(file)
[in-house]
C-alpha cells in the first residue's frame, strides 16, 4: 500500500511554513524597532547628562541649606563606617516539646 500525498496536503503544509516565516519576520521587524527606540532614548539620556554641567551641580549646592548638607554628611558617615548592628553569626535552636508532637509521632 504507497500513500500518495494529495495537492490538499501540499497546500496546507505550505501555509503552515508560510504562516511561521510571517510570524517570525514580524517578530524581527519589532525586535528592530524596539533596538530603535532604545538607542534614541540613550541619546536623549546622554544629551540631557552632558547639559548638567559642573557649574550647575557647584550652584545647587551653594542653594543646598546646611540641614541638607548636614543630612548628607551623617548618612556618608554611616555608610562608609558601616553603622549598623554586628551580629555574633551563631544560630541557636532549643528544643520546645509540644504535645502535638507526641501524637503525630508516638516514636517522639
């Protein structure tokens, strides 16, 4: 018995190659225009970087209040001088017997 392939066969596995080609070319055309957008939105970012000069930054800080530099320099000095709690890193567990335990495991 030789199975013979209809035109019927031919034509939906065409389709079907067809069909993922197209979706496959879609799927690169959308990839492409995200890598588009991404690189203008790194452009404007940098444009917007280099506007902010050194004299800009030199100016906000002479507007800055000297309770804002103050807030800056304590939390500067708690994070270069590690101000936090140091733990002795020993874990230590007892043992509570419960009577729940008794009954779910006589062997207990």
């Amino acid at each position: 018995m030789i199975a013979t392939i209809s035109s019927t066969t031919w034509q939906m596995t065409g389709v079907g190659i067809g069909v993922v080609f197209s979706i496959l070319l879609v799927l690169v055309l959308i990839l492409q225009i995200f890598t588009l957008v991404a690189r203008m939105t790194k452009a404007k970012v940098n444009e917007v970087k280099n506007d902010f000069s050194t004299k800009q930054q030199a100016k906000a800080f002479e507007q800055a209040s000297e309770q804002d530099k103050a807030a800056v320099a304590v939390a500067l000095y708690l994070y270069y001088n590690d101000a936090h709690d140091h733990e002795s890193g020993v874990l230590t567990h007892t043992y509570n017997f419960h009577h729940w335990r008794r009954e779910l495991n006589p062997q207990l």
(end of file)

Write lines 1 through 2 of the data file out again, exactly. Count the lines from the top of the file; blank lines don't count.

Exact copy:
[in-house]
C-alpha cells in the first residue's frame, strides 16, 4: 500500500511554513524597532547628562541649606563606617516539646 500525498496536503503544509516565516519576520521587524527606540532614548539620556554641567551641580549646592548638607554628611558617615548592628553569626535552636508532637509521632 504507497500513500500518495494529495495537492490538499501540499497546500496546507505550505501555509503552515508560510504562516511561521510571517510570524517570525514580524517578530524581527519589532525586535528592530524596539533596538530603535532604545538607542534614541540613550541619546536623549546622554544629551540631557552632558547639559548638567559642573557649574550647575557647584550652584545647587551653594542653594543646598546646611540641614541638607548636614543630612548628607551623617548618612556618608554611616555608610562608609558601616553603622549598623554586628551580629555574633551563631544560630541557636532549643528544643520546645509540644504535645502535638507526641501524637503525630508516638516514636517522639